Many suffer from tight lower back and hips, in part due to sitting for long periods of time and working at desks.
Regular practice of pigeon pose, or Pigion stretch -an ancient yoga posture that doubles as stretching exercises — is a fantastic option to relieve those aches because it boosts the flexibility of your hips and rotates them
Learn how to safely perform the pigeon posture and the reasons to incorporate this practice into your routine yoga routine or stretching routine.
Typically, pigeon pose is the hips in a position that both are bent.
But that’s not enough for the majority of individuals in the West who have larger hips and don’t have the experience of hip opening exercises Due to this, it’s recommended to start by doing a variation of the pigeon pose that requires stretching one hip at one time.
A Step-By-Step Guide For Pigeon Pose
- Begin in the down-facing posture.
- Your right knee should be towards the outer edge of your elbow at least as far as your flexibility permits.
- Keep your right foot in a flex while in this position to ensure your knee is protected.
- Keep your right knee pointing toward the floor, excluding your left wrist. Let your shin angle towards your right hip.
- Your left knee should be brought to the floor. Keep it behind you.
- Lean forward gently until you sense an increase in your piriformis.
- Take a few minutes to hold before switching sides.
Pigeon Pose Variations
If you’ve never attempted the Pigeon Pose previously, begin with the safest form of the pose. You can then proceed to variations until you are in a position that allows you to do the entire move.
Three variations are provided below and the correct way to execute them in order of most secure to the most advanced.
This is a good beginning point for anyone who is new to yoga because you can customize the intensity of your body. There is no equipment required for this exercise, but you could benefit from towels or a mat.
- Sit in a comfortable position. You can lie in a chair or on the ground in an armchair.
- Start with the left side first, bend your knee toward your chest.
- Relax your left foot.
- While flexing your feet, turn to the left side of your large toe toward your chest. This will cause your hip to rotate. It’s fine when your hip doesn’t move much.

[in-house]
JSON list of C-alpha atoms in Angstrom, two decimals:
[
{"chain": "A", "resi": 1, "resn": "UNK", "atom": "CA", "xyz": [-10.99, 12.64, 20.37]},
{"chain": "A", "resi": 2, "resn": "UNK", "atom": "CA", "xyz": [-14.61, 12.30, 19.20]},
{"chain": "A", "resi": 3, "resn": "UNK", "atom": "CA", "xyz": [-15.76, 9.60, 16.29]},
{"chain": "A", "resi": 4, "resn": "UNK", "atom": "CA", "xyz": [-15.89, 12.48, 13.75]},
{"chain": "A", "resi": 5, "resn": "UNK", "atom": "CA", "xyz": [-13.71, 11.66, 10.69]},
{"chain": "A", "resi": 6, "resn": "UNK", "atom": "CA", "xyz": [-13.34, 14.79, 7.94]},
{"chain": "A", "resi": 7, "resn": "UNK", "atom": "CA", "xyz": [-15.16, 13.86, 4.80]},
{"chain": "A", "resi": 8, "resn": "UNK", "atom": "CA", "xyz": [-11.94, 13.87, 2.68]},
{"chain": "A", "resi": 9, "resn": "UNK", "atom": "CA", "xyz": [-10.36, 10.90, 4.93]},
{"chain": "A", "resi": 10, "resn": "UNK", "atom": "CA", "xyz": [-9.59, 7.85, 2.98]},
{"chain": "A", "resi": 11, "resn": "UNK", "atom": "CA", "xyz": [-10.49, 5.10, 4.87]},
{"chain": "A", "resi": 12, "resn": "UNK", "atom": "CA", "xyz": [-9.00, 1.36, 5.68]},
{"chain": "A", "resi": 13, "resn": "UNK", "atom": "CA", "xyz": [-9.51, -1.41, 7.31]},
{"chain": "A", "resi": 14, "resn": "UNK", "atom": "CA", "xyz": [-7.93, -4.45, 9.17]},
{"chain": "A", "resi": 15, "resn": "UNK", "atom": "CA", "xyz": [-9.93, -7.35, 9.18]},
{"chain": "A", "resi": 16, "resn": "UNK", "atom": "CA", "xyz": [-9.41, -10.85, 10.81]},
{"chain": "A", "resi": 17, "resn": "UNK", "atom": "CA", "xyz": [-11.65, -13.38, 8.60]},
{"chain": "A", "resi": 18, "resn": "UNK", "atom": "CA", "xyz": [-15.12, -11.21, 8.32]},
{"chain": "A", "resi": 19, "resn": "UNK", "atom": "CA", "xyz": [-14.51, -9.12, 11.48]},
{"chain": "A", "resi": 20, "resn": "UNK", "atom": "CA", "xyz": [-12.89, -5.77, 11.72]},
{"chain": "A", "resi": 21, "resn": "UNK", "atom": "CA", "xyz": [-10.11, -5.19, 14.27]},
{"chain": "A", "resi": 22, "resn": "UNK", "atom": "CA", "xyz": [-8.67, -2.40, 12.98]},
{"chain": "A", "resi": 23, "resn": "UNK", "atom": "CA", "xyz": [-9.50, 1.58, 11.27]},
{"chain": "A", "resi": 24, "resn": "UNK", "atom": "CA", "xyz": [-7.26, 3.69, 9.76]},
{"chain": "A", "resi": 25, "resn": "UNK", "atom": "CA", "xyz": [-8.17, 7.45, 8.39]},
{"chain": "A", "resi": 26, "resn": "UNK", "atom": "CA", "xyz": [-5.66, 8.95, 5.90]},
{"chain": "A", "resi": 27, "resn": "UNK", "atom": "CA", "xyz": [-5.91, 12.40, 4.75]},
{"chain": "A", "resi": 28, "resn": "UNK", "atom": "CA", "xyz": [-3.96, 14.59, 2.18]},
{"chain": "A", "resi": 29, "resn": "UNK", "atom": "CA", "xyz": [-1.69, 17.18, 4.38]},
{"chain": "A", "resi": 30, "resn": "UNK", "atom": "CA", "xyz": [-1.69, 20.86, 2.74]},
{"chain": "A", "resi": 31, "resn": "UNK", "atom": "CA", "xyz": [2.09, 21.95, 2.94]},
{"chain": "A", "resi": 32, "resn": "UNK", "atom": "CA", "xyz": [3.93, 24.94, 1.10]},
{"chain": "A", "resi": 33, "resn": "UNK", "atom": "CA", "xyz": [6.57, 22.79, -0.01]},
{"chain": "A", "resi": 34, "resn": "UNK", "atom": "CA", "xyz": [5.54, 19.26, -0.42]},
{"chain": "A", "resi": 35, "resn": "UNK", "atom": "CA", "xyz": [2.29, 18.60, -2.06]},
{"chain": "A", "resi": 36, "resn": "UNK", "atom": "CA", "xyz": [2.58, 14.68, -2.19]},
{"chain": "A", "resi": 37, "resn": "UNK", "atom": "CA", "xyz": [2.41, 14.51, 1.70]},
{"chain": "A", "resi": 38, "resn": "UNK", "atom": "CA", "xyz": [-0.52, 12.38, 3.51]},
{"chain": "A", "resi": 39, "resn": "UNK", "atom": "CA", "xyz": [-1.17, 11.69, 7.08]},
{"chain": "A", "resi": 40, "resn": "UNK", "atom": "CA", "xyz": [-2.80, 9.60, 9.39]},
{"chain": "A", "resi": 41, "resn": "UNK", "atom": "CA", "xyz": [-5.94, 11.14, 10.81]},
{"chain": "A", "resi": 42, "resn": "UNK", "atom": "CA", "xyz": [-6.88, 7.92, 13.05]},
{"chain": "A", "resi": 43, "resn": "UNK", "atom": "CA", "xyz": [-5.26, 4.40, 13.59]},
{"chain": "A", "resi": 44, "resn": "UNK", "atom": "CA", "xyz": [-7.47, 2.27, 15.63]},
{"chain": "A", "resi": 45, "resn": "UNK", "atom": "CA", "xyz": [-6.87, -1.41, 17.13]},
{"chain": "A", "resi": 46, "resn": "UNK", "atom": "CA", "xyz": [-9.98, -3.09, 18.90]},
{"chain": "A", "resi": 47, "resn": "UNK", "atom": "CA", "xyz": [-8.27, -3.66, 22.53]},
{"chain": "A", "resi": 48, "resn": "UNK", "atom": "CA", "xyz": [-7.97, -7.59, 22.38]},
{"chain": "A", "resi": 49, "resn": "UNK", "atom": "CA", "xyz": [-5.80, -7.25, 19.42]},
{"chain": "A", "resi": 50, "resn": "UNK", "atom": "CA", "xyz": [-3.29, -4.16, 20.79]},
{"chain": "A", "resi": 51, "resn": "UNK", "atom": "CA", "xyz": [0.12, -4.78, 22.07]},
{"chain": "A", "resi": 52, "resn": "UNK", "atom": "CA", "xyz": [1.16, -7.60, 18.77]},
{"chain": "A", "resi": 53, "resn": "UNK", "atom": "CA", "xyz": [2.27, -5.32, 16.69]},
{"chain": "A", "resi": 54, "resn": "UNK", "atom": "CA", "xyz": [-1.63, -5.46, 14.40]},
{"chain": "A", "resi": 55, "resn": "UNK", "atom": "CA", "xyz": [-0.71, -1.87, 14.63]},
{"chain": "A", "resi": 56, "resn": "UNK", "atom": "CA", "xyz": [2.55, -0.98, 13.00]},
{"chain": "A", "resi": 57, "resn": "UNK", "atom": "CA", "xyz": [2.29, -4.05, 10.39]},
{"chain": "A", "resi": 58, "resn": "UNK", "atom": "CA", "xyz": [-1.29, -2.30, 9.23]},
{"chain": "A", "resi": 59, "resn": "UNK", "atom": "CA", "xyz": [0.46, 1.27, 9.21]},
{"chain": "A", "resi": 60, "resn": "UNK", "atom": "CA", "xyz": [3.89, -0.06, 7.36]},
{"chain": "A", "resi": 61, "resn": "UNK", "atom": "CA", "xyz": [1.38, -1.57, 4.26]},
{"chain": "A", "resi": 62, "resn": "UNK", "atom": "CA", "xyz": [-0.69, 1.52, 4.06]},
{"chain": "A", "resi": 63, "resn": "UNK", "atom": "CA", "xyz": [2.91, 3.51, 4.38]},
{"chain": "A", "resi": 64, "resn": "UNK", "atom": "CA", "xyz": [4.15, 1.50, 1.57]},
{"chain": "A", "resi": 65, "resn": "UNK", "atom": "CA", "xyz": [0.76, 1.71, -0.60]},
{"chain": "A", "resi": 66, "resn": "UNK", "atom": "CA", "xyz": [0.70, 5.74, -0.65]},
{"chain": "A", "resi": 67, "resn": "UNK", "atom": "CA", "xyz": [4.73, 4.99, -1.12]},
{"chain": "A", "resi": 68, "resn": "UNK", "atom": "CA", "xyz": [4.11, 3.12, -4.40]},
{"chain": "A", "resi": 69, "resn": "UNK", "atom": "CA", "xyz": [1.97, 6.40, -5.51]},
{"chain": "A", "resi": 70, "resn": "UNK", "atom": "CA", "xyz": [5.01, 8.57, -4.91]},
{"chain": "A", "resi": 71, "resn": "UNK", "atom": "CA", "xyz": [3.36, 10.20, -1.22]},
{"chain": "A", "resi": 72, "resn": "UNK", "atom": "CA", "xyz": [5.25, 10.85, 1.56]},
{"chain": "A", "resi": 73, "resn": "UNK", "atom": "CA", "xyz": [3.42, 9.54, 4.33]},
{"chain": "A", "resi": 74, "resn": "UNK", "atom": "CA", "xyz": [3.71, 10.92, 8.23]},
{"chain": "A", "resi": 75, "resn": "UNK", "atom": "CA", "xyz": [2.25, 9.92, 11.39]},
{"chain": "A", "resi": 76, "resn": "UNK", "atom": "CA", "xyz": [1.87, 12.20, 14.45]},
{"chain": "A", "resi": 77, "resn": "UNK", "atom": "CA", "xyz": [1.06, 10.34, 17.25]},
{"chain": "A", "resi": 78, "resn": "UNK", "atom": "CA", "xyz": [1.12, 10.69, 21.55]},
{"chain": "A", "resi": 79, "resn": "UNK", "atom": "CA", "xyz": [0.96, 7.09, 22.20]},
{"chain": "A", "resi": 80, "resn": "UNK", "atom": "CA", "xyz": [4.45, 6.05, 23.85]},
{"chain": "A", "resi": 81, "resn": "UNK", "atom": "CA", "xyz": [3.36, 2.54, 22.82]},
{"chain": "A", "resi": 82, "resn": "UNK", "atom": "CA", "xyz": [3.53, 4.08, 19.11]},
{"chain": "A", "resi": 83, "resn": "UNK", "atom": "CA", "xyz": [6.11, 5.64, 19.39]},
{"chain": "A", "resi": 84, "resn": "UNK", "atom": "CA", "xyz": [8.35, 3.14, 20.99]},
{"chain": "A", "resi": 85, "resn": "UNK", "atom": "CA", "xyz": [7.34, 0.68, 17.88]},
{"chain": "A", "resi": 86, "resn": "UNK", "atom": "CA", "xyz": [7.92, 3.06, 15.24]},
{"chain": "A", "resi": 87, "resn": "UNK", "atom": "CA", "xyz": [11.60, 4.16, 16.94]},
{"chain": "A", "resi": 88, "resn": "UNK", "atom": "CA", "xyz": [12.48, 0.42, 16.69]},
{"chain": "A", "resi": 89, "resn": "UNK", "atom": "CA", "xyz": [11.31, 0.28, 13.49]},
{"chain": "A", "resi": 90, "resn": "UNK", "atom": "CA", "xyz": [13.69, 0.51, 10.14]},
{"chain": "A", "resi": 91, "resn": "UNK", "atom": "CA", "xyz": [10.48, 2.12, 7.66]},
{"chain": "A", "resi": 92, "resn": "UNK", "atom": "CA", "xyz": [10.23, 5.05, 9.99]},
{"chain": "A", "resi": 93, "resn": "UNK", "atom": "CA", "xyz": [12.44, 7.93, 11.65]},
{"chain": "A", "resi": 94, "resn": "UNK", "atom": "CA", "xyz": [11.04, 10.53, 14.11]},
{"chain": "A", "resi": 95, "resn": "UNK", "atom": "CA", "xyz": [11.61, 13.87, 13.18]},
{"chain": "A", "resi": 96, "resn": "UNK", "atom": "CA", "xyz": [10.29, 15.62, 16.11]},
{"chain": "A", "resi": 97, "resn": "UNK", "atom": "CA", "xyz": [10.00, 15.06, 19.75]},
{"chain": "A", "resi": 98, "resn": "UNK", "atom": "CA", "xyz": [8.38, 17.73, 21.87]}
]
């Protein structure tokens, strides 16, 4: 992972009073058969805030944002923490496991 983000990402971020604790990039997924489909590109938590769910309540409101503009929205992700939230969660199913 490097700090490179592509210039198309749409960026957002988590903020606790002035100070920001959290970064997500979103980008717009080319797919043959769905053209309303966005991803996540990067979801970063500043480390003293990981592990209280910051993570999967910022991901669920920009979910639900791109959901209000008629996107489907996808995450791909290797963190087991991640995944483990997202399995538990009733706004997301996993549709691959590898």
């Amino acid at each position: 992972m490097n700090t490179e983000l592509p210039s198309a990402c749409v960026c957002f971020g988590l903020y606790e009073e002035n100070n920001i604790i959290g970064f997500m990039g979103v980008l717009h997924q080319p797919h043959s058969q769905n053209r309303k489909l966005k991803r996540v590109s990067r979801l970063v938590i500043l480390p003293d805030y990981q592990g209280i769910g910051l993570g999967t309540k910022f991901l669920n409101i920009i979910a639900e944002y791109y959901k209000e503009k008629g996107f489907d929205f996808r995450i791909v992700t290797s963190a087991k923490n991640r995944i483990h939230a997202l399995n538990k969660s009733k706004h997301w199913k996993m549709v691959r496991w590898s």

- Make use of the left side of your hand to grasp your right heel, and then lift it towards your knee.
- Inhale, then push your knee towards your face, and towards the side.
- Inhale deeply and bring your big toe towards your chest, when you are able. Keep it for a few seconds.
- Repeat the process ten times, and then change sides.
Once you are comfortable with the weight-free variation of this pose you may try the Supine version later.
- Lay down on the floor with your back facing upwards.
- Put your right ankle on the opposite thigh.
- Your left knee should be lifted towards your chest.
- Grab your legs in both hands and then grasp the left side of your shin.
- The shin should be pulled gently towards you, while keeping the right foot in flex and the left foot in a relaxed position.
- Take a few minutes to breathe and then repeat the exercise with the other side.
If Supine isn’t too difficult, try seated versions of the pose.
- Stand up straight on the floor, with your legs spread in the front of you. Maintain your back straight, and keep your hands between your hips.
- Make a left knee bend while keeping your foot on the floor.
- Make sure you bend your right knee and turn the ball of your toe’s biggest toe towards your chest until your foot rests on your left thigh.
- Slowly stand up straight and then draw your left shin towards you and increase the stretch.
- Take a deep breath, or whatever length feels comfortable for you. Then repeat the exercise on the other side.
A long day at work or at school means that many, including youngsters, are suffering from lower back and hips that are tight as well as low back pain. Pigeon pose is an excellent alternative to counter this, while improving flexibility and relaxing.
For beginners, they should stick with the simplest option and gradually progress to full pigeons in order to minimize injuries.